Bailey, Alfred Marshall, 1894-1978

Alternative names
Dates:
Birth 1894-02-18
Death 1978-02-25
Americans
English

Biographical notes:

Alfred M. Bailey was the second director of the Denver Museum of Natural History (now the Denver Museum of Nature & Science), serving from 1936 to his retirement in 1969. During this time, the museum achieved world recognition as a leading natural history museum with extensive collections and stunning displays of wildlife from around the world. Bailey was born in 1894 in Iowa City, Iowa. He studied museum methods at the University of Iowa, where he expanded his interests to include taxidermy and photography. While an undergraduate, he participated in one of the university's expeditions studying the unique ecology of the northwestern Hawaiian island of Laysan. After receiving his degree in 1916, Bailey was curator of birds and mammals for the Louisiana State Museum in New Orleans until 1919. In 1917 he married Muriel Eggenberg in Iowa City. In 1919 the Baileys moved to Juneau, Alaska, where Bailey was the first representative of the U.S. Fish and Wildlife Service in southeastern Alaska. During this time, the Denver Museum convinced him to come to work for it and to collect specimens for its planned Arctic collections. In 1921 he became Curator of Birds and Mammals, and he continued fieldwork in the Arctic. In 1926 Bailey moved to the Field Museum in Chicago where he participated in an expedition to Abyssinia (present-day Ethiopia). He then served as director of the Chicago Academy of Sciences from 1927 until 1936, when he returned to the Denver Museum as director. Bailey believed that fieldwork was the lifeblood of a natural history museum. Accordingly, he enlisted interest and financial support for many museum expeditions and collecting trips around the world. He traveled to Australia, New Zealand, Alaska, Labrador, Ecuador, the Galapagos Islands and Botswana, personally making motion pictures to record these adventures. An excellent fundraiser, Bailey directed modernization of the museum and four major building additions that housed growing collections. The Museum gained international recognition for its accurately detailed wildlife dioramas and special exhibits. Bailey received numerous awards and an honorary doctorate for his work in natural history and leadership at the museum. One great personal contribution was in ornithology. He wrote for National Geographic and other popular magazines and had numerous works published in books and important scientific journals. His most recognized work is Birds of Colorado, co-authored by Robert J. Niedrach and published in 1965 by the Museum. Other publications include Birds of Arctic Alaska, published in 1948, The Red Crossbills of Colorado, published in 1953, and Field Work of a Museum Naturalist, Alaska, published in 1971, all by the DMNH and available at DMNS' Bailey Library. In 1969, after 33 years as director, Bailey stepped down and accepted the title Director Emeritus. He continued to come to the museum and concentrated on writing about his observations from a field journal that he had kept consistently from the time of his first expedition in 1912. He died in 1978.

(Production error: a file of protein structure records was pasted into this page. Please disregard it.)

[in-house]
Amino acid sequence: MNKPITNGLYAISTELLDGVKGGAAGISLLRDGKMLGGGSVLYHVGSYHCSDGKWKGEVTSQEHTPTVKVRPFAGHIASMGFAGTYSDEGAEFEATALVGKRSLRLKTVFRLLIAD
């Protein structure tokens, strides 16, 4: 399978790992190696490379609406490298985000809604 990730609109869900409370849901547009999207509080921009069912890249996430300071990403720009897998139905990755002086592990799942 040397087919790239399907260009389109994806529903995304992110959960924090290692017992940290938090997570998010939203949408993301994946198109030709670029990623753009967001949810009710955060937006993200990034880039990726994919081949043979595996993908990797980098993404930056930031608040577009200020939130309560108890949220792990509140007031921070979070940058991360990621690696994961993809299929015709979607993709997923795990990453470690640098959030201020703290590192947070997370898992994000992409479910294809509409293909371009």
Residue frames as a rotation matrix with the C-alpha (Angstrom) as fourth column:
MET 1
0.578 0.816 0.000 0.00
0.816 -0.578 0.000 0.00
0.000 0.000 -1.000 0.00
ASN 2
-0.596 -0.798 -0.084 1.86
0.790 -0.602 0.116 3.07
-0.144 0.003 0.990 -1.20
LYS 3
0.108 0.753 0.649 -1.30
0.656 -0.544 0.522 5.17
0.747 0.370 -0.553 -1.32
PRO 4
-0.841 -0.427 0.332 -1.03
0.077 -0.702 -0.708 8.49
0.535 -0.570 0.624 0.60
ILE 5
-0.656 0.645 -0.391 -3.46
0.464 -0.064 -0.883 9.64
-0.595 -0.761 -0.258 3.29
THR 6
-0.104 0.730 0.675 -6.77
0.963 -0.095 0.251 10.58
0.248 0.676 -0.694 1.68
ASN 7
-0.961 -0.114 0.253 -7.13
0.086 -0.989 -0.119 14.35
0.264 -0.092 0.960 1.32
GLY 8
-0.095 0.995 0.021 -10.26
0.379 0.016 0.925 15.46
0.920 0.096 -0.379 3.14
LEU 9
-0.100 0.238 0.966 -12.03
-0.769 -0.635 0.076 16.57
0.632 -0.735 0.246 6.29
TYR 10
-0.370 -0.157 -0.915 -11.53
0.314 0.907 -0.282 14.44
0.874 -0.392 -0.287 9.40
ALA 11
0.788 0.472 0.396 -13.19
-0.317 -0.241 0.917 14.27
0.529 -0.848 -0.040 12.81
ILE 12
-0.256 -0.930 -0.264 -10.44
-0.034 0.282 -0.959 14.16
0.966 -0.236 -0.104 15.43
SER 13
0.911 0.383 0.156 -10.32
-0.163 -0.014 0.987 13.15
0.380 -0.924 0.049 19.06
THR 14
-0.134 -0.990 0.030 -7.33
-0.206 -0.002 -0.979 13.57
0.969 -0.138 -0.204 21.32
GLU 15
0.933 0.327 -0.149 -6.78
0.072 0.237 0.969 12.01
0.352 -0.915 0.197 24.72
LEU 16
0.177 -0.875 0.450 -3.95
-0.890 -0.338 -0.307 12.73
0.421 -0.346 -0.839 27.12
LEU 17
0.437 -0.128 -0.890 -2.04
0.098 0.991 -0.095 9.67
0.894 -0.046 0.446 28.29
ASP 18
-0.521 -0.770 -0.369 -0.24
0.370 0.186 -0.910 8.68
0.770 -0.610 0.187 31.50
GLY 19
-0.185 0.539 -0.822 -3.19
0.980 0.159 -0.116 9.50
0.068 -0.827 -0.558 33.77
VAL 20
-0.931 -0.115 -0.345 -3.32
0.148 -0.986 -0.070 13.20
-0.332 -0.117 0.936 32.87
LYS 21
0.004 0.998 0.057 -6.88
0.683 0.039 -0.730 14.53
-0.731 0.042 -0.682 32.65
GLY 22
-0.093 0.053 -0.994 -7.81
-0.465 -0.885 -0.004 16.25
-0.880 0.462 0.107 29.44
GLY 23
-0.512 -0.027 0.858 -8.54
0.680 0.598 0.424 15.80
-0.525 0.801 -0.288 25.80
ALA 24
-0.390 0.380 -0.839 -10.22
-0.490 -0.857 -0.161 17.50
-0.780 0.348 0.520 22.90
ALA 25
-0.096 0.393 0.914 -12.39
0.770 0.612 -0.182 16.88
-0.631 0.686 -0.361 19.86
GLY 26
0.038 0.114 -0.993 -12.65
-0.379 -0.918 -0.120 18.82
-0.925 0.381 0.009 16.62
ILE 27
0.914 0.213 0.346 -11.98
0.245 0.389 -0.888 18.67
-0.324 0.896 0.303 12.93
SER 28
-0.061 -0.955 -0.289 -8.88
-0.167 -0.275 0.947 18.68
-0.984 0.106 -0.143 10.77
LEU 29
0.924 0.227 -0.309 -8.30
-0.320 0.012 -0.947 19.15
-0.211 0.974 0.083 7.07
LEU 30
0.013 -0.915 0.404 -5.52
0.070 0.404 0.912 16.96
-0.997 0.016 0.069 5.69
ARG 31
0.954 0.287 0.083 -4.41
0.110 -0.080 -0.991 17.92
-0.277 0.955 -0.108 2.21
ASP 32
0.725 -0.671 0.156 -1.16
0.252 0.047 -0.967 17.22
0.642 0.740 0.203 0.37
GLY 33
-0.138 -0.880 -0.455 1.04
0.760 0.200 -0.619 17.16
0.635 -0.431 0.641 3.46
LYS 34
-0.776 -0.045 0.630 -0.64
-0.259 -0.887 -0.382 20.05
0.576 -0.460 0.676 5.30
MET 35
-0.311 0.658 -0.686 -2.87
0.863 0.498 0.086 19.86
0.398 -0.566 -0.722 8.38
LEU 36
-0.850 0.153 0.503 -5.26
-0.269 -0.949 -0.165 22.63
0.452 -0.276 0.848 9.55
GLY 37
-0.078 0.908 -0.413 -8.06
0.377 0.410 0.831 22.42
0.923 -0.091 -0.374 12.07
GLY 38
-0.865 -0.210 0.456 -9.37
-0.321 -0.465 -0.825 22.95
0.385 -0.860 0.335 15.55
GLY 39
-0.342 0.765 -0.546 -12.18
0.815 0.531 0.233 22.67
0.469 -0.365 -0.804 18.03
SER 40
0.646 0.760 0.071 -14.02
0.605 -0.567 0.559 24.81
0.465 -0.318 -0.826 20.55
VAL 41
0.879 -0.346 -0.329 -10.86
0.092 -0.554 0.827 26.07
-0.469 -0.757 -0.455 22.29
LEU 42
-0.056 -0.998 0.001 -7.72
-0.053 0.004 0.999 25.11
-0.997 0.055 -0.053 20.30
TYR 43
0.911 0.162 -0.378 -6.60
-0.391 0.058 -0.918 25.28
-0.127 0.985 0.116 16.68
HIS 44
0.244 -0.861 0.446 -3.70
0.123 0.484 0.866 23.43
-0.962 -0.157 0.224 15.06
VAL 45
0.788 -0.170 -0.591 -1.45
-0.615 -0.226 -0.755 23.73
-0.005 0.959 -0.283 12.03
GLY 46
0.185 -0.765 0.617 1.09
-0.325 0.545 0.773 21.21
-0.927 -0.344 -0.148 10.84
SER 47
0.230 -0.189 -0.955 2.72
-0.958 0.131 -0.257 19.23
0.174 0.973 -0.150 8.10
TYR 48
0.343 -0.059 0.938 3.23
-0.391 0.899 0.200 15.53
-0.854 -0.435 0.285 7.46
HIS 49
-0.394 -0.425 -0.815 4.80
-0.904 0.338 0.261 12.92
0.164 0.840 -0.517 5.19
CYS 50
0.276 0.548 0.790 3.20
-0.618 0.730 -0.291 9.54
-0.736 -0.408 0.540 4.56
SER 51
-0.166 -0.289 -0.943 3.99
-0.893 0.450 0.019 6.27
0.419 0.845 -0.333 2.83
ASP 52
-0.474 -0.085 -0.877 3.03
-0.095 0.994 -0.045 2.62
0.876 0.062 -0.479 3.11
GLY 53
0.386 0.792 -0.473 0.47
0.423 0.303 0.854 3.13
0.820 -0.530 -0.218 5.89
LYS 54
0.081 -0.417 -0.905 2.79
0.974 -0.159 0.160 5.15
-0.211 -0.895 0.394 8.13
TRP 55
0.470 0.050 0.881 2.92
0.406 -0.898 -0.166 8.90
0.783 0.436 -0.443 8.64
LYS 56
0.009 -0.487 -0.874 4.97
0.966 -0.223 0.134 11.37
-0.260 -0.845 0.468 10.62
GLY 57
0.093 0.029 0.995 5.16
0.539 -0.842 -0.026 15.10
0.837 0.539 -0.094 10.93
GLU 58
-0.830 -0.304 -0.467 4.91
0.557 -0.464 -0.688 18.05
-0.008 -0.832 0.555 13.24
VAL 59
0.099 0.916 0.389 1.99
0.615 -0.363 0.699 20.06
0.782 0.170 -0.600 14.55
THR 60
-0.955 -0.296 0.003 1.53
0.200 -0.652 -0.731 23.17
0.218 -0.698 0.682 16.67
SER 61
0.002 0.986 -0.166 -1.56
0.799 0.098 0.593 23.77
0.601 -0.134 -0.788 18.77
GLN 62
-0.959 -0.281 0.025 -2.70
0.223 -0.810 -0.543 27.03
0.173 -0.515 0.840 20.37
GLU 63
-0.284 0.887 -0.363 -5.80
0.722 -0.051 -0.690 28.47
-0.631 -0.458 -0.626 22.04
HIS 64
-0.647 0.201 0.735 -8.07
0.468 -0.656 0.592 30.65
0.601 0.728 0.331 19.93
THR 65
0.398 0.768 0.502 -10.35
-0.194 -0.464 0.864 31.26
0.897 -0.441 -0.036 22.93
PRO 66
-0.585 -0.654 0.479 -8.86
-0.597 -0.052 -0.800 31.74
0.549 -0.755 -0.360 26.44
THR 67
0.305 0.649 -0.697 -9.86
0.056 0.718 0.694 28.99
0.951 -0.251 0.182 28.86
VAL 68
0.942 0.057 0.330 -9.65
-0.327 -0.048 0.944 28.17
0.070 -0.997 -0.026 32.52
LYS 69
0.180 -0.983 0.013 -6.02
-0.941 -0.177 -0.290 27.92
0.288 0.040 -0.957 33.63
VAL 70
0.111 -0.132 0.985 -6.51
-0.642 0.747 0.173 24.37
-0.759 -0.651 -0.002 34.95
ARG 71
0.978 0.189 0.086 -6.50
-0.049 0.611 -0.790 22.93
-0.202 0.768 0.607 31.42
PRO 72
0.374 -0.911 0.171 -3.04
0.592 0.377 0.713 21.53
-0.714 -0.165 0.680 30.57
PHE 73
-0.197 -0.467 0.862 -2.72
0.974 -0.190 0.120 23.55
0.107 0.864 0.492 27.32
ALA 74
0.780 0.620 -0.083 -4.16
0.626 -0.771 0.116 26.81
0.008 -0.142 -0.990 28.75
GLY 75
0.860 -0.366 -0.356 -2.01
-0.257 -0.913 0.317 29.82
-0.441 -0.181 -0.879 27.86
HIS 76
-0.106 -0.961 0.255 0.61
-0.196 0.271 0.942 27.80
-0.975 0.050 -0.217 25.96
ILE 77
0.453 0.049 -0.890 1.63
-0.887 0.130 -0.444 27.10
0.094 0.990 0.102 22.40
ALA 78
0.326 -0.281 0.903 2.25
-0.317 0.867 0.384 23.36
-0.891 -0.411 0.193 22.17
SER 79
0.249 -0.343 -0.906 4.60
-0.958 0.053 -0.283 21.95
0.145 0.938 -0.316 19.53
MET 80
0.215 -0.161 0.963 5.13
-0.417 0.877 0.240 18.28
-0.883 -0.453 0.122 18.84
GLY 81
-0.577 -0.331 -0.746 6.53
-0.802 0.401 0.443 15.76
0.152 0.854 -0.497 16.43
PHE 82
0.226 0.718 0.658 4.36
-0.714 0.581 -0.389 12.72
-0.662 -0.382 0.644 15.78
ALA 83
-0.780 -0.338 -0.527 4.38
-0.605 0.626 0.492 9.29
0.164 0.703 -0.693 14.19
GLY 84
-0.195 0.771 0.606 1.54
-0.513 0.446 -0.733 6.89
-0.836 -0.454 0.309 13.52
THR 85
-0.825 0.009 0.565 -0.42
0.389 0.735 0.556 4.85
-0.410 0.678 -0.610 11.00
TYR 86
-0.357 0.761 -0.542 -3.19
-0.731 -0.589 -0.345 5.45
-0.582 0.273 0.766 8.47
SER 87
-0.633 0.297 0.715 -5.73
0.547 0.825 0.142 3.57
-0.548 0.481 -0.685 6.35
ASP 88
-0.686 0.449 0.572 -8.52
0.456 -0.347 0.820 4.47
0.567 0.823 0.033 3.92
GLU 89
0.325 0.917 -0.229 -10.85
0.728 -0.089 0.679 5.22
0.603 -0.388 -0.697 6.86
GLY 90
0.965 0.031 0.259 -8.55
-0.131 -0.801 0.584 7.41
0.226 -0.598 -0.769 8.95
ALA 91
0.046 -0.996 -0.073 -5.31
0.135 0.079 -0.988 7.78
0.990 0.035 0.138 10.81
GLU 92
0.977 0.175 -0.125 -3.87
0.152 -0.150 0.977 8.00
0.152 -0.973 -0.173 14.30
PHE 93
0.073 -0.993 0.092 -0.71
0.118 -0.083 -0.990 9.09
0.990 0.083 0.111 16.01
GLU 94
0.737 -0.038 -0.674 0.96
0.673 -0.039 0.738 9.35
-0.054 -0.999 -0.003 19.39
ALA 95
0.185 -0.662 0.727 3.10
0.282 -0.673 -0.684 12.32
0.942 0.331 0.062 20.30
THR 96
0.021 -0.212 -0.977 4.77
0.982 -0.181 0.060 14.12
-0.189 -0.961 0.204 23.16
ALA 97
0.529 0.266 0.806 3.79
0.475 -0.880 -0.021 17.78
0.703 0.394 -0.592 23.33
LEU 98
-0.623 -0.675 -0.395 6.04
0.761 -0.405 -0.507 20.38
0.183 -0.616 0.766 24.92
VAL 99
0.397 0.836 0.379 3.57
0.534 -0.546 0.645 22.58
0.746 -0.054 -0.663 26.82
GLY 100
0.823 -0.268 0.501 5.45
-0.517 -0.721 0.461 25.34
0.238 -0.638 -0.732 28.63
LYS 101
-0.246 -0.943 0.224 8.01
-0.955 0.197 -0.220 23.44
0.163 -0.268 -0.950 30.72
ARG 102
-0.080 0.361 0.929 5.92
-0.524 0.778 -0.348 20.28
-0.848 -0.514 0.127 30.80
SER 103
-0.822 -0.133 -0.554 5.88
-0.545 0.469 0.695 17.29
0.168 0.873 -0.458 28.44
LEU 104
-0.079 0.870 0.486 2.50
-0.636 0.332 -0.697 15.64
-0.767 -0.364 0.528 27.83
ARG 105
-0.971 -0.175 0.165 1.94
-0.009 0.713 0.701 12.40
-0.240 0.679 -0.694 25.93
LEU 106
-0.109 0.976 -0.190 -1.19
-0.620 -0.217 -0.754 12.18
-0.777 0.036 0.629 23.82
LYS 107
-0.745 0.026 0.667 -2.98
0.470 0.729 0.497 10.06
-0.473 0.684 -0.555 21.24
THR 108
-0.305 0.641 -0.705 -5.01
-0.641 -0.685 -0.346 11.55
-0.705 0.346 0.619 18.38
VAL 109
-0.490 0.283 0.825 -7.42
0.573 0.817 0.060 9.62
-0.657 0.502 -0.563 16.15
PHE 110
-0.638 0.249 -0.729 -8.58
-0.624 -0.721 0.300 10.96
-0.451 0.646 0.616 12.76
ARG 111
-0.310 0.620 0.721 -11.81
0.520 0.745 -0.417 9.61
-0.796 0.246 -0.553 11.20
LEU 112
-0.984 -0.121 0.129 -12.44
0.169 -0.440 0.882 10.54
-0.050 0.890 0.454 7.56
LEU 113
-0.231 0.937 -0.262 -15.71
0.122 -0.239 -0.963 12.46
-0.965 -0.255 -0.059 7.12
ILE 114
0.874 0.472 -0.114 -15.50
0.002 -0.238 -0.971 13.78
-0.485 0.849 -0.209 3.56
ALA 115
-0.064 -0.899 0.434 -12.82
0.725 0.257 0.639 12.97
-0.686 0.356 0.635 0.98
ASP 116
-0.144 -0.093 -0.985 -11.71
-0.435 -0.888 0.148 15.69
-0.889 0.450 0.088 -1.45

From the description of Alfred M. Bailey papers 1912-1978. (Denver Museum of Nature & Science). WorldCat record id: 68571079

Naturalist and author.

From the description of Papers of Alfred M. Bailey, 1949-1955. (University of Iowa Libraries). WorldCat record id: 233111469

Ornithologist and photographer. Began his scientific career as curator of birds and mammals for the Louisiana State Museum. Later worked for the U.S. Biological Survey. Became Director, Denver Museum of Natural History, 1919.

From the description of Papers, 1965-1967. (Denver Public Library). WorldCat record id: 29459927

Alfred Marshall Bailey (1894-1978) was an ornithologist who collected birds in Alaska in 1920.